After a slower start to the season, the Knicks have come roaring back. boasting plenty of potential. This team is sure to experience some growing pains along the way, but the promising youth in New York should make for an exciting journey to follow in the months ahead. Kristaps Porzingis is embracing his new role as a leader of the squad quite well. Still, building a winning and healthy culture doesn’t start and end with one player. The Knicks are hoping to develop a complementary young core around Porzingis, spearheaded by this year’s draft choice in Frank Ntilikina.
With the goal of instilling that type of culture early on, a handful of Knicks were taken to Tone House before the season began to experience an unique kind of workout. Located in New York City, the facility hosted Ntilikina, fellow rookie Damyean Dotson, and some of the team’s other youngsters.
“I think for any sporting environment, the biggest thing for player development coaches to focus on is competitiveness and toughness. When we go outside our facility, it has to be somewhere that speaks the same language from a discipline standpoint,” Knicks’ Director of Performance Mubarak “Bar” Malik told KnicksJournal.com. “To be ready for a workout at Tone House, you have to eat, sleep, and recover the right way. It’s one of the hardest facilities to go to, [especially] if you’re not taking care of yourself over the course of a given day.”
Tone House promotes a collaborative and supportive environment that focuses on the importance of teamwork. For the Knicks, it proved to be the perfect place to begin developing that camaraderie from the onset.
“You’re pushing sleds, doing different crawls, galloping, and making different movements. It’s a race, but in the background, you’re cheering each other on. You might be in a different group, but it’s an encouraging environment,” Malik said when describing the workout. “Even if you’re the last one, it’s not a demeaning place. Your teammates are there to support you. They make sure everyone completes the activities. Guys want to win in games, in practice, just everywhere. Tone House pairs you up into different teams and keeps that competitive spirit alive. It doesn’t feel like a day off.”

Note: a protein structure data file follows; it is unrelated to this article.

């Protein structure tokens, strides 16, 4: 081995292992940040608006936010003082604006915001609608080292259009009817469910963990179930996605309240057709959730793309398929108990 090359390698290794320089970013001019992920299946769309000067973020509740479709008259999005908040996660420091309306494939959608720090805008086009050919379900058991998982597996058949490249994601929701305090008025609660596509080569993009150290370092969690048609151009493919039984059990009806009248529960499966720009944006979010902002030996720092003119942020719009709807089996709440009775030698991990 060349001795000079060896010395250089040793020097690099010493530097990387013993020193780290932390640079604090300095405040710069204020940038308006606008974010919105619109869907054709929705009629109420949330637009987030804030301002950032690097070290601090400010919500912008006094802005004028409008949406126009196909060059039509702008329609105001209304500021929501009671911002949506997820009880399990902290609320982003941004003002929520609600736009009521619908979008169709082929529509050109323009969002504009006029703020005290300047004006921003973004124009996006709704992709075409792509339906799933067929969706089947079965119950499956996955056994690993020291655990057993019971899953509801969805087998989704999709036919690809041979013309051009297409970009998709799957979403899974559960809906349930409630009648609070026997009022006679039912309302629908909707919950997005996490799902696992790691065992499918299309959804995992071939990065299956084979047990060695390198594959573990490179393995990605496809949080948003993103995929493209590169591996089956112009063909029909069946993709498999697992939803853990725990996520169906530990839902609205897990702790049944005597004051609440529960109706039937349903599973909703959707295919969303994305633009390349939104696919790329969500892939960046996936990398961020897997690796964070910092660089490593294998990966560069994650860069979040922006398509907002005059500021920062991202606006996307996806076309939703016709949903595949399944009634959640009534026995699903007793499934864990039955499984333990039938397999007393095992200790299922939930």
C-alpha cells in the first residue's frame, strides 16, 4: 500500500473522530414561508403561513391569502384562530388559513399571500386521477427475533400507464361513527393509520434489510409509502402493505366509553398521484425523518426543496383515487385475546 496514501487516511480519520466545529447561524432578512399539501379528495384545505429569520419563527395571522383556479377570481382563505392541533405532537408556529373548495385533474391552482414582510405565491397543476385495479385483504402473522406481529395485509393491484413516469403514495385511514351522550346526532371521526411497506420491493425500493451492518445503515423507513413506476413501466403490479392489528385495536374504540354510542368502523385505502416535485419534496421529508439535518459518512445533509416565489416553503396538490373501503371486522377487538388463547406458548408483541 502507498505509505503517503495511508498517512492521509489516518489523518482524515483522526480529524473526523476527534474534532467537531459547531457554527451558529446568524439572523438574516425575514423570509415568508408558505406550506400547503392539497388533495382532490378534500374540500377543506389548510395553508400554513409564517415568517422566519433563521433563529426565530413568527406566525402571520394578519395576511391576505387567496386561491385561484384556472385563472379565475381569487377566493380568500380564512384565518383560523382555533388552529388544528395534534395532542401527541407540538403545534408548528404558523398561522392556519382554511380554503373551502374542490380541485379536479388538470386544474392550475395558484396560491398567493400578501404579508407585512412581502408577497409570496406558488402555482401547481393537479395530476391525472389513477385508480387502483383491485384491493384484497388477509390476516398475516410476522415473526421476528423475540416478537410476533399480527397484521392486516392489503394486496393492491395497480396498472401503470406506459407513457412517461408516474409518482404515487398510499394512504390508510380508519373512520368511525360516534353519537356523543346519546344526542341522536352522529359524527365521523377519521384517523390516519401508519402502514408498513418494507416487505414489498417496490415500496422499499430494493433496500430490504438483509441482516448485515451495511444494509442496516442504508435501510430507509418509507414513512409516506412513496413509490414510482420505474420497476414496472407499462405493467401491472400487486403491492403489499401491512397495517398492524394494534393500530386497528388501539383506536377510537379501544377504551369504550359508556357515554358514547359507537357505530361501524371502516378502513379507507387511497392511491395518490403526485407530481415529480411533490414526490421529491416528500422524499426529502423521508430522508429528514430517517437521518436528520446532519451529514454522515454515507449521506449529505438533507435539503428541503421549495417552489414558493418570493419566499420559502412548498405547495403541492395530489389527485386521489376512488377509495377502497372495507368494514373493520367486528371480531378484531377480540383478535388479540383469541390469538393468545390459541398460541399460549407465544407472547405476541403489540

“It’s unbelievable to have someone like Bar come in, have a great workout himself, and then want to bring his players along. When I first opened Tone House, I was hoping it would become a hub for athletes to train at in the offseason,” Founder and Director of Training Alonzo Wilson shared with Knicks Journal. “But also, we’re a place where the everyday stock-broker, grandmother, or model can all work out together. Sometimes that happens. You have people from all different backgrounds come together.”
For Wilson, a fitness model and two-time national champion as a defensive lineman for Grand Valley State, creating this welcoming and open environment while promoting a healthy lifestyle is key. He found his motivation to build the culture at Tone House from an inspiring place.
“My mother had cancer and happened to be obese. The doctor told us that if she was in better physical condition, she would have had a stronger chance of fighting it. That stuck with me and got me into fitness. That’s why our workouts are the way they are,” he said. “It’s a very supportive atmosphere. If you support people during a hard practice, it lifts your spirits and makes you a better team.”
Wilson has successfully carried out his vision, as Malik is quick to sing his praises, shedding light on his meticulous attention to detail and ability to relate to athletes. He knows how/where to push for more and/or pull back as needed. That was crucial in selecting Wilson to run the workout with the Knicks, Malik said.
“Basketball players are in the best condition possible. I don’t want to lose that and Tone House abides by the standard. We wanted to make sure our guys were tapping into that level of conditioning heading into a weekend. I need to make sure they keep up that mindset throughout the offseason,” Malik explained.
This aforementioned workout regiment was geared towards the team’s prospects, with current Westchester Knicks Nigel Hayes and Xavier Rathan-Mayes also participating, according to social media. Some of the team’s more veteran players were active during boxing workouts at Rumble Boxing in New York City.
For the Knicks’ Director of Performance, it’s all part of a day’s work. There’s truly no offseason for someone like Malik, who follows New York’s players all year long. If anything, the summer months only intensify for a person in his position. It’s up to Malik to travel and check in with players to follow up on their individual goals: they are tested before they leave the Big Apple, and upon their return for a new season as well. It’s up to him to assist those who are looking to gain weight, become more explosive, and/or follow up during various offseason tournaments, like the Olympics or FIBA championships.
“[My job] entails overseeing and implementing a holistic program. It’s broken down into three tiers: sports science, physical performance, and recovery. It’s my job to have a viewpoint on our guys 365 days of the year,” he said. “Even when they’re not with us, I need to have a pulse on every member of our team from a training, physical, and management standpoint. Are they manipulating their training phases to be ready by October 1st? There’s consistent communication and engagement.”
The goal for someone like Malik is clear, and there’s no doubt the environment at Tone House assists him in supporting the Knicks in the best possible fashion.